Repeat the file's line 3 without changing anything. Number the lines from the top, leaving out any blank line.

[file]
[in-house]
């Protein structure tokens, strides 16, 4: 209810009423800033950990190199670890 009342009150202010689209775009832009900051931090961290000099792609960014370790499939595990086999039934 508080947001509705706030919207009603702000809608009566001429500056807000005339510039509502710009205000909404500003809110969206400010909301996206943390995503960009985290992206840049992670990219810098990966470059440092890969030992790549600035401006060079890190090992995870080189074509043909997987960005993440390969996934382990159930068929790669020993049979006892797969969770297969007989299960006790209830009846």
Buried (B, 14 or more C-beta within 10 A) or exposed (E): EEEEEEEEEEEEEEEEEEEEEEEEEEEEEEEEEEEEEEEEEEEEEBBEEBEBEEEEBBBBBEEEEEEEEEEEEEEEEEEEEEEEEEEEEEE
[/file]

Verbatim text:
Buried (B, 14 or more C-beta within 10 A) or exposed (E): EEEEEEEEEEEEEEEEEEEEEEEEEEEEEEEEEEEEEEEEEEEEEBBEEBEBEEEEBBBBBEEEEEEEEEEEEEEEEEEEEEEEEEEEEEE